(A) Lung tissue sections from three animal groups: control, lung injury (LI), or LI followed by baclofen administration (LI+B), were subjected to terminal deoxynucleotidyl transferase dUTP nick-end labeling (TUNEL) staining to study the changes in apoptosis in various groups. Shown are representative images with 20X images and zoomed images are shown below. N = 3 animals per group were subjected to TUNEL staining. (B) Lung tissue homogenates from three animal groups: control (lane 1), lung injury (LI) (lanes 2 and 3), or LI followed by baclofen administration (LI+B) (lanes 4 and 5), were subjected to immunoblot analysis with anti-cleaved caspase-3 and anti-GAPDH antisera. A representative blot is shown from n = 3 independent experiments performed with 3 animals per group. (C) Cleaved caspase-3 and GAPDH immunoblots were scanned and band densities were quantified using ImageJ software. Cleaved caspase-3 band density is normalized to its respective GAPDH band intensity. Data is expressed as mean ± SEM (n = 3 animals per group).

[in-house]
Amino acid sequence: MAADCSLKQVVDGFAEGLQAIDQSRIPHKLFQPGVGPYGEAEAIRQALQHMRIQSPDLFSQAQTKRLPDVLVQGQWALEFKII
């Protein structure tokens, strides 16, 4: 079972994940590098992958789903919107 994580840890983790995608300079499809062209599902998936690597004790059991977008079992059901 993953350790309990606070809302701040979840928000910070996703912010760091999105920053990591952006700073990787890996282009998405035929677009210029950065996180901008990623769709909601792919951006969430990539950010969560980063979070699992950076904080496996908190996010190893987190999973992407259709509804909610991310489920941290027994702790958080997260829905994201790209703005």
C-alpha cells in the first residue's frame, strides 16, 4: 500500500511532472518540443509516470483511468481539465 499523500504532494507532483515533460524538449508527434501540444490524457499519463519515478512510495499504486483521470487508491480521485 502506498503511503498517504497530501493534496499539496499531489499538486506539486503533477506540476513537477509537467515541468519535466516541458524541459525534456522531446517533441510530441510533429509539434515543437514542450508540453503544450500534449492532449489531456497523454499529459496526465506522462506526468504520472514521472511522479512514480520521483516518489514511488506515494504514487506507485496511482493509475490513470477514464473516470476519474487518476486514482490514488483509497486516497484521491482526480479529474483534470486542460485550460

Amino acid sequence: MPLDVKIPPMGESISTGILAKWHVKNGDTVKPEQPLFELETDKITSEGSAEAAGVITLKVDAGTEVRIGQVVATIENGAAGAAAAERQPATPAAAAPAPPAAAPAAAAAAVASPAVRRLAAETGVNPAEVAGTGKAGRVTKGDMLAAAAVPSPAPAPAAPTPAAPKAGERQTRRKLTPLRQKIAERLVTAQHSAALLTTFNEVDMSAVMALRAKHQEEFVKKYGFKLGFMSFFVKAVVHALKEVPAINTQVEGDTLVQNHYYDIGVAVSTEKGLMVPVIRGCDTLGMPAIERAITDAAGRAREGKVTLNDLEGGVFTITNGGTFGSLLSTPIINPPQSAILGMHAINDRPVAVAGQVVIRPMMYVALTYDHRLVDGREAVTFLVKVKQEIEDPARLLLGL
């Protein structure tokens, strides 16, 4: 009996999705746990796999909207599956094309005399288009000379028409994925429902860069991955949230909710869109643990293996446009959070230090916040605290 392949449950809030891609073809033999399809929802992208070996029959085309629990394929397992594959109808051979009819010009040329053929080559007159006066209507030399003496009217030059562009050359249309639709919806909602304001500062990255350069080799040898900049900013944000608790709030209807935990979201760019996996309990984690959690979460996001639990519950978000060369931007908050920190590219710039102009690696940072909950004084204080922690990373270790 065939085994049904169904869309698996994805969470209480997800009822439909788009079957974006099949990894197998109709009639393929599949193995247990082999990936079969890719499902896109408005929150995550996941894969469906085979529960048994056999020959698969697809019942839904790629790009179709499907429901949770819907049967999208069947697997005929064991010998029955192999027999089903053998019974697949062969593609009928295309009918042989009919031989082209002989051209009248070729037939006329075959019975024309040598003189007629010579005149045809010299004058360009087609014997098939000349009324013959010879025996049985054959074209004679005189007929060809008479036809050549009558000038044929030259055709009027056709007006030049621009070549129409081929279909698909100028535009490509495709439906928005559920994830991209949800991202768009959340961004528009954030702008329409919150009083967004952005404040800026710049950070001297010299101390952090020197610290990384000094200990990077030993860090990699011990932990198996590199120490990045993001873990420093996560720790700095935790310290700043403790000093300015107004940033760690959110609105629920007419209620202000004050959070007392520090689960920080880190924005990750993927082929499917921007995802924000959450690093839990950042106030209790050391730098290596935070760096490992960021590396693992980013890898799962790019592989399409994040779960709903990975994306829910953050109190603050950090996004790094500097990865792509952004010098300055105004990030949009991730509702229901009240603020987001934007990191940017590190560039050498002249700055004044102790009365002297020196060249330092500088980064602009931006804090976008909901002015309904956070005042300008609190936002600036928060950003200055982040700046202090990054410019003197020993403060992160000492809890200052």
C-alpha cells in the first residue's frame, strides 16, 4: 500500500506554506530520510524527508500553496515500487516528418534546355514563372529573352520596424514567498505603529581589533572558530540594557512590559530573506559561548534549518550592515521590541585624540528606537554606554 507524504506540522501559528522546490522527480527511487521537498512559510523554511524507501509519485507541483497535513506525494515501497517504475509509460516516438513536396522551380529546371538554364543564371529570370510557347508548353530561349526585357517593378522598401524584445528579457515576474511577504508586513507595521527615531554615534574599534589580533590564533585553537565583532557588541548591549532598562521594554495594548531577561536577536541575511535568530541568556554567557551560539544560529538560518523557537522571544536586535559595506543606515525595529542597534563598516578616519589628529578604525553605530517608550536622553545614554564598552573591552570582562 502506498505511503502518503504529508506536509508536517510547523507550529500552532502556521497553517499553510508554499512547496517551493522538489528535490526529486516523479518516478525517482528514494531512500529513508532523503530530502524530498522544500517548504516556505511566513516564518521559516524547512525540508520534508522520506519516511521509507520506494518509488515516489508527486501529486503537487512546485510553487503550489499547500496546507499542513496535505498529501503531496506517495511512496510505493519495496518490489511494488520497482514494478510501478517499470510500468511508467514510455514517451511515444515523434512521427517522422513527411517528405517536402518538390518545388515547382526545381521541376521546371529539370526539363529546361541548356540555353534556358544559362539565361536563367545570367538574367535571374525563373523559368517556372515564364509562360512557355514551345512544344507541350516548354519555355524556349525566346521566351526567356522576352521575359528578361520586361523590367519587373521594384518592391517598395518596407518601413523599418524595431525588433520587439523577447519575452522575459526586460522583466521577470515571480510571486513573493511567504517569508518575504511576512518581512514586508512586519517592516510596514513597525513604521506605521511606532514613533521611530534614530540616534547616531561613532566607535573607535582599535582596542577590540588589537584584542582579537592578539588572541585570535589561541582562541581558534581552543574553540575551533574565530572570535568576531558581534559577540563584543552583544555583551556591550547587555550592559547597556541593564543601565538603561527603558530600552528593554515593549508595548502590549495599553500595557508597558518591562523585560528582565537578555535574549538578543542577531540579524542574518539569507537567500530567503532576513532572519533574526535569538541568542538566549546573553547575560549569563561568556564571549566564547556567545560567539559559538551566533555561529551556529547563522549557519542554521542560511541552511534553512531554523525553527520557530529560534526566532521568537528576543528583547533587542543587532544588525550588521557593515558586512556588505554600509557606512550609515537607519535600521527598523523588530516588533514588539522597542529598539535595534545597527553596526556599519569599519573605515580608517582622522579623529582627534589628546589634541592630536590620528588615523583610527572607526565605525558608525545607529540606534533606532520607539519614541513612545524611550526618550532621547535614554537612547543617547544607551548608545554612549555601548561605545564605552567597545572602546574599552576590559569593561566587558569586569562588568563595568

https://doi.org/10.1371/journal.pone.0121637.g004

Baclofen administration prevents ALI induced decreases in lung GABABR expression which is blocked in the presence of GABABR antagonist